The Judgment of the Canaanites

It is a fairly common objection to the Bible and to all forms of biblical faith that a God who would order the extermination of all the Canaanites by the Israelites cannot be a loving God, and therefore cannot be any kind of god that they would want to worship.

There are a number of answers that have been posed to this question that are inadequate for anyone wishing to take the Bible seriously. One answer is that God did not prescribe the war, He simply decreed it. This falls foul of the Scriptural injunction that God gives to wipe all the Canaanites out. He commanded them to do it (though with very important exceptions, as will be noted below. The exceptions, in fact, point us in the right direction, as I will argue). Another inadequate answer is that Israel falsely attributed the command to God, but actually conquered Canaan on their own steam. Nor is it adequate to say that all forms of warfare are evil, as if there were no such thing as a just war. Christian ethicists have argued from Scripture through all the centuries of church history that there is such a thing as a just war. The question is a formidable one, and it will not do to simply wish the problem away, or explain it in such a way as does not do justice to the biblical data.

The exceptions to the genocide are, as state above, quite important. Rahab and her family were spared. Why were they spared? Because of their faith. The Gibeonites were spared. Why were they spared? They believed that the land was going to Israel, and they feared the God of Israel. They used underhanded methods to gain their lives. And yet, while there is a reproach from Joshua directed towards the Gibeonites, there is no reproach from God, interestingly. In fact, in David’s time, the Gibeonites are allowed to exact justice on the seed of Saul’s line because Saul violated the treaty made with the Gibeonites. In both cases, there was a belief (on the part of the people spared) that God’s people Israel had the right to the promised land, and that Israel’s God was the true King of all named gods. There was a measure of faith, in other words. Whether we would call that saving faith is a question that would go beyond the evidence.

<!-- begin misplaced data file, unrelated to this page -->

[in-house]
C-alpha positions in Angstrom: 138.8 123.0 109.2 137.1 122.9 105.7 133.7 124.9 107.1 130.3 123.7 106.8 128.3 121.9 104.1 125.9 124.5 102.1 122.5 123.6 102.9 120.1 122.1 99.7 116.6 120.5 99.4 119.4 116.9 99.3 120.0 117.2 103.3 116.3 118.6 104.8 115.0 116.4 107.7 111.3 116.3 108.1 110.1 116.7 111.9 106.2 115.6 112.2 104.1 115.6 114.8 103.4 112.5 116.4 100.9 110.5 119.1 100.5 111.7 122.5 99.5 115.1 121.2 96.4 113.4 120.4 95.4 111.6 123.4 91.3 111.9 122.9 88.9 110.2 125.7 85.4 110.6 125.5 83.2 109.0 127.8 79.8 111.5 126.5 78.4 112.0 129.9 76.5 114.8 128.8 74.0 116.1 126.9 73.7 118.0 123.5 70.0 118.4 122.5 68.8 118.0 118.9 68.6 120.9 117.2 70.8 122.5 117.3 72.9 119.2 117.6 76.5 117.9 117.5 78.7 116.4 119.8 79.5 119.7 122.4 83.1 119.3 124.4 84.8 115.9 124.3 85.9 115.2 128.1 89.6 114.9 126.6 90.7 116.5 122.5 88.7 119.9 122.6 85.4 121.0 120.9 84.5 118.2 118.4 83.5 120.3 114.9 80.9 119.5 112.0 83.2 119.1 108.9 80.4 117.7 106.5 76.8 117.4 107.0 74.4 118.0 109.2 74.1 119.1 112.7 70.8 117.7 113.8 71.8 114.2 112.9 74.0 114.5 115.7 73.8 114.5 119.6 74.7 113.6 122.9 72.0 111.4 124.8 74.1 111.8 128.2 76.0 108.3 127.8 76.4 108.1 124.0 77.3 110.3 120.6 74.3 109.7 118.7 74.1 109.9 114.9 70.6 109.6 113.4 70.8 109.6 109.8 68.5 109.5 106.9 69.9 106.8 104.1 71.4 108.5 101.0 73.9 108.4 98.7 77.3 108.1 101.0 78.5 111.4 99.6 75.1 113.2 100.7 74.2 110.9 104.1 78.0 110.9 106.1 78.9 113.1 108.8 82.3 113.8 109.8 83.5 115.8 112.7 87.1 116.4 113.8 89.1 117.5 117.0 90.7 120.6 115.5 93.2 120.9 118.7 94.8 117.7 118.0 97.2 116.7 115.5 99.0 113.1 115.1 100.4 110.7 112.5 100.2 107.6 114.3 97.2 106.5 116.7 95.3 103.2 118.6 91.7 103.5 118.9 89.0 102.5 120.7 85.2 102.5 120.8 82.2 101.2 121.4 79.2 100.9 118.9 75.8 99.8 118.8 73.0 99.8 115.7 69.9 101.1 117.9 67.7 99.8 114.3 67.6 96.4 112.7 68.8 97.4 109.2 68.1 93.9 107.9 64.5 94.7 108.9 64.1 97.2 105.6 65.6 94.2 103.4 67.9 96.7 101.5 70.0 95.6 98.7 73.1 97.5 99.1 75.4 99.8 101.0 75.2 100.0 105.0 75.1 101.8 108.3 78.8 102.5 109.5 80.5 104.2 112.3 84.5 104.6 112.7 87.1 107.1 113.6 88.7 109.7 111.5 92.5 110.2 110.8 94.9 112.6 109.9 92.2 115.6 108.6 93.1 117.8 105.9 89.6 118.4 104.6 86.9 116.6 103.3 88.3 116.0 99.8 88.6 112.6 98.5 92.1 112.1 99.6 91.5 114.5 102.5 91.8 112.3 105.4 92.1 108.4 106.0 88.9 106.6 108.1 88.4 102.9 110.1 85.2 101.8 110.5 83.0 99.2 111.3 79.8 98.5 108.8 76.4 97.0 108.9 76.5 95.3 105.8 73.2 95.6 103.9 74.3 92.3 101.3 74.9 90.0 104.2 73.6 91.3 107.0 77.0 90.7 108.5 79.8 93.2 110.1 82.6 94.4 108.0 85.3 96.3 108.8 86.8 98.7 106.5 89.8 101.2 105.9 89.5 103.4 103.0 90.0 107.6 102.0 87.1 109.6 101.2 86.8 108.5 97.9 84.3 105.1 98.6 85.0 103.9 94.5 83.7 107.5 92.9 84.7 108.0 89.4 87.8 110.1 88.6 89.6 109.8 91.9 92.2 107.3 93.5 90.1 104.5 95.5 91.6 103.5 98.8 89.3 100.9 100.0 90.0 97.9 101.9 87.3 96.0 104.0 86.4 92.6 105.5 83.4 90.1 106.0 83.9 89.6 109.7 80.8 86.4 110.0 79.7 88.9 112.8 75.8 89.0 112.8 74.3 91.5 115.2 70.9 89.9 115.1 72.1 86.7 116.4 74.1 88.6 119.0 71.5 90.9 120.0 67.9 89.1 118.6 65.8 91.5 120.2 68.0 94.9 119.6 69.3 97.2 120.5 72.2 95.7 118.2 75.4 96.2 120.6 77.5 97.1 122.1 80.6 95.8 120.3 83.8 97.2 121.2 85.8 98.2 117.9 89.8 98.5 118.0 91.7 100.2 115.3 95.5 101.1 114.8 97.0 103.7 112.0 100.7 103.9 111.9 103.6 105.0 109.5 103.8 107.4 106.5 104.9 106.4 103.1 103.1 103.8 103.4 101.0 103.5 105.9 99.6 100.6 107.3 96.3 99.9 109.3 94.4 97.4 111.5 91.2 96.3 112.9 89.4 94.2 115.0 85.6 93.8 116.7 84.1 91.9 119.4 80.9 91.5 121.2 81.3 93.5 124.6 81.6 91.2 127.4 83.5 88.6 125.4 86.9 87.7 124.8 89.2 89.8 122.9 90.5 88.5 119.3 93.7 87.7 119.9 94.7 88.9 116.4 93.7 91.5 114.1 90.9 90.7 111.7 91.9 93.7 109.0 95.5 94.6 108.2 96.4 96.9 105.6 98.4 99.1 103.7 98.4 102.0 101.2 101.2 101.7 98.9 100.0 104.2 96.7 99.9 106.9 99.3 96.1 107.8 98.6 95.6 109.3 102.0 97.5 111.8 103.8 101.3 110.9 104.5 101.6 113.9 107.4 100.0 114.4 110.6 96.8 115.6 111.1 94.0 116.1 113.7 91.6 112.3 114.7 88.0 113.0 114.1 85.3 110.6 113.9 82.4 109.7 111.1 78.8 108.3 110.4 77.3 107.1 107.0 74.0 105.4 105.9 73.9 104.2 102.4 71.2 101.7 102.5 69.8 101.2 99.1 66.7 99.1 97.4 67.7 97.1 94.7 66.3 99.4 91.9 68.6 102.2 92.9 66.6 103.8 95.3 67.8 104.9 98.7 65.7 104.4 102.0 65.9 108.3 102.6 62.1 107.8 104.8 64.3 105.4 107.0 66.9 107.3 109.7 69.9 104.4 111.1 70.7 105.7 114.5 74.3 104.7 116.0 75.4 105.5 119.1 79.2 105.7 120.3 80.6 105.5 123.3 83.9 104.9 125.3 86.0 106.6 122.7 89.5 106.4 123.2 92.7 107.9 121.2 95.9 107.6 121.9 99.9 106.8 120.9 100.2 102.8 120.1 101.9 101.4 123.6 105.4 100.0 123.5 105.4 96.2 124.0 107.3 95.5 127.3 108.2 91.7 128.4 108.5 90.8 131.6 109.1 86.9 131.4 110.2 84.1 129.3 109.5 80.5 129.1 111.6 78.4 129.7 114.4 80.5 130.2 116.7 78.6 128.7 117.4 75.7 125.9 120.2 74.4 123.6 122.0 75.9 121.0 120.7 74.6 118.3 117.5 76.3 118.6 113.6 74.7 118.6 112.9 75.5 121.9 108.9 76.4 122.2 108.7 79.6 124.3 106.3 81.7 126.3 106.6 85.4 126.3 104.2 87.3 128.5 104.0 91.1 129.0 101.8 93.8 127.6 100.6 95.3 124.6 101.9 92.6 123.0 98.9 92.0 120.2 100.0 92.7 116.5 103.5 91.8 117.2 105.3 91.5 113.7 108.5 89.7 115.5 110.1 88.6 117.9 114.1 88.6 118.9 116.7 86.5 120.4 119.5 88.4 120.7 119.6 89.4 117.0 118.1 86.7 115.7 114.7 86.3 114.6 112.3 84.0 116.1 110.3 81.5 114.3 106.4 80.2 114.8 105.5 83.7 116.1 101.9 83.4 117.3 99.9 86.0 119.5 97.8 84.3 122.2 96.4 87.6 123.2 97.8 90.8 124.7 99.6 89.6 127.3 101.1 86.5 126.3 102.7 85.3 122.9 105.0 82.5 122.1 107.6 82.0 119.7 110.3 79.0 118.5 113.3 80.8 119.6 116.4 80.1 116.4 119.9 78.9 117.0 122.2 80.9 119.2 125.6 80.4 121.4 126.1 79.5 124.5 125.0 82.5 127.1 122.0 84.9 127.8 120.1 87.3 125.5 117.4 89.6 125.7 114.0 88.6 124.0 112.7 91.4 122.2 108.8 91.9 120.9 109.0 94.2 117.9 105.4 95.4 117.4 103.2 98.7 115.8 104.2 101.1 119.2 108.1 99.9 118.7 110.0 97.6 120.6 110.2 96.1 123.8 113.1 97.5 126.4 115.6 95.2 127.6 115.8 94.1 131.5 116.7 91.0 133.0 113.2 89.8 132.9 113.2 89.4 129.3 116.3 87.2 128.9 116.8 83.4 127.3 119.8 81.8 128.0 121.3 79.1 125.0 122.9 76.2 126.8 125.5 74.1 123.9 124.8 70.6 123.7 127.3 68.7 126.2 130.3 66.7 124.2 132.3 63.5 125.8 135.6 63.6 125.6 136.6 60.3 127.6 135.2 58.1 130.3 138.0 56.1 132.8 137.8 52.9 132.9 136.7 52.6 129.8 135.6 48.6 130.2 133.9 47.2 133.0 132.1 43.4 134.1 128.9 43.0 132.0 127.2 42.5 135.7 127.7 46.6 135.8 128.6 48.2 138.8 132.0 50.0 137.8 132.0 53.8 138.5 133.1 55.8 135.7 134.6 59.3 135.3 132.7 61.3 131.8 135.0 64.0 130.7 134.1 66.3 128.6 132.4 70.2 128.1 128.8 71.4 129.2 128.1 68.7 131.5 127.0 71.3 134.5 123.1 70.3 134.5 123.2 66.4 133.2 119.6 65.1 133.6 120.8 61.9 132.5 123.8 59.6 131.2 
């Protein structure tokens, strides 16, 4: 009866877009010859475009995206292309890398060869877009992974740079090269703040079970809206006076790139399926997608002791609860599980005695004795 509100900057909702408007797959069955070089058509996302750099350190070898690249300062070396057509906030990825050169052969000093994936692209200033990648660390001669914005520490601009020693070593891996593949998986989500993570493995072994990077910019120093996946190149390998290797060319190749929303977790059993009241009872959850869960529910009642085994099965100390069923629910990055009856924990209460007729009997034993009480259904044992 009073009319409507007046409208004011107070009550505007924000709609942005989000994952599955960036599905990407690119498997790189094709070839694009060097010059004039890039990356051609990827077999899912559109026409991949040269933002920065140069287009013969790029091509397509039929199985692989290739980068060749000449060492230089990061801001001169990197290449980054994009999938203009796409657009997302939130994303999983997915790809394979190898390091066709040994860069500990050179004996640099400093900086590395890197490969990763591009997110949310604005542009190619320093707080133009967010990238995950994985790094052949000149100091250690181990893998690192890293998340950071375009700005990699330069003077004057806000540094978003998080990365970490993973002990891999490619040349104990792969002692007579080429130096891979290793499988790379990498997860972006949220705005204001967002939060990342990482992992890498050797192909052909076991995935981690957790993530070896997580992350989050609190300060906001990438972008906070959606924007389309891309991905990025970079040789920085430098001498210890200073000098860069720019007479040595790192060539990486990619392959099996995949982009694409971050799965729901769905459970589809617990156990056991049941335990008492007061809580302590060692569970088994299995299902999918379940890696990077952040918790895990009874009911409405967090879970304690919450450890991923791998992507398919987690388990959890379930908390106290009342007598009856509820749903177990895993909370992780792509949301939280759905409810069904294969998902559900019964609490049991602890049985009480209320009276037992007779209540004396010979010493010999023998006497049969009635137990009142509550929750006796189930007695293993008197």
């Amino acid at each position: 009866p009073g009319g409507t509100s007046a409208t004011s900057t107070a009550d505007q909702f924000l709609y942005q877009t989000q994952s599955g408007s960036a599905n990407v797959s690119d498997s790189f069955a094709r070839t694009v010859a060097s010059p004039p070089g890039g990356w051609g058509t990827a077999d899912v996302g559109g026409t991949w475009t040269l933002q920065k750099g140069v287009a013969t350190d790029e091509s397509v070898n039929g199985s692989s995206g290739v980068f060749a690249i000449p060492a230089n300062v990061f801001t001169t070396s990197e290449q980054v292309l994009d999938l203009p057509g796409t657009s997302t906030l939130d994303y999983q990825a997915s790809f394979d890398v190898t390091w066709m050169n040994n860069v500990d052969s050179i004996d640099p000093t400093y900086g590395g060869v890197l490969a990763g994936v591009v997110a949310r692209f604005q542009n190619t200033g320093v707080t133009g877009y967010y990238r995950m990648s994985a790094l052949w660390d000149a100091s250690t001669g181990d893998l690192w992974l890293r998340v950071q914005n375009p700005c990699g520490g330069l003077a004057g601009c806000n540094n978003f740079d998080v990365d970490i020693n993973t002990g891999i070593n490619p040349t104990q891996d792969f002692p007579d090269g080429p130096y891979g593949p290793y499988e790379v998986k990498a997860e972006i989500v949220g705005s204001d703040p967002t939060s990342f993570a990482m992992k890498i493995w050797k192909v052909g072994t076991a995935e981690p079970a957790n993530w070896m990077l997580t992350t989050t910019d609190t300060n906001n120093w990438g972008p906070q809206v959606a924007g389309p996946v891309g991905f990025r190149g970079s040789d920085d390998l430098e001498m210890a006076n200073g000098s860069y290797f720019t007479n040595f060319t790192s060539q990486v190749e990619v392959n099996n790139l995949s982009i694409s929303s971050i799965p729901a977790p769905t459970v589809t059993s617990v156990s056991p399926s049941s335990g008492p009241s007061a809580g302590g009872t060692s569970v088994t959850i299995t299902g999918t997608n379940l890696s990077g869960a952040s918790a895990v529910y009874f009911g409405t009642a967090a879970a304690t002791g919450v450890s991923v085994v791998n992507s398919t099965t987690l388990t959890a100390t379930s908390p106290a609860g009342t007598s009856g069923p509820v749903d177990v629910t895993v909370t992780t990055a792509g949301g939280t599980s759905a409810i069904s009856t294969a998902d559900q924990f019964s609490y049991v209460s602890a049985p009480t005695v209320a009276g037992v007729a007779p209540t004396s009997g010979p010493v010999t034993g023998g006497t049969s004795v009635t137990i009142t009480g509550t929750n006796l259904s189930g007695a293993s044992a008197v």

But if a faith, a belief that Israel’s God was the real deal was sufficient to create an exception, then we may infer from this fact that the Canaanites, as a general rule, did not worship the one true God at all. This is well-documented in Scripture. The false gods of the Canaanites (Molech, Shamash, Baal, etc.) are mentioned over and over again. The sin of the Amorites is mentioned in a revealing way: it is something that is not yet full earlier in redemptive history (compare Genesis 15:16 with later mention of the Amorites), thus pointing to a long-suffering patience on God’s part (He could have judged them far earlier!). Sin and faith then can be seen as the central issues here. The majority of the Canaanites were unbelievers who lived extraordinarily sinful lives (Leviticus 18). The exceptions were spared!

This brings us to the question: what did the Canaanites deserve? Did they deserve life? Did they deserve heaven? No one deserves life, and no one deserves heaven. The evidence suggests that they were a very sinful people on whom God’s judgment is therefore entirely just.

The objection immediately comes to mind, however: what about the women and the children? What had they done? The evidence of Balaam and Balak in Numbers suggests that the Canaanite women actively tried to seduce the Israelite men in order to get them to worship false gods. Ok, then what about the children? Weren’t they innocent? Psalm 51 states that children are sinful from the time of conception. Not even children are innocent. Anyone who thinks otherwise has never had children. They are not the cute little innocents that we think they are, though they certainly have not had opportunity to become Jack the Ripper. The point is this: what does anyone deserve? The simple truth is this: none of us deserve a single day of life on this earth. We have no right to demand anything of God any more than the pot has the right to demand anything of the potter.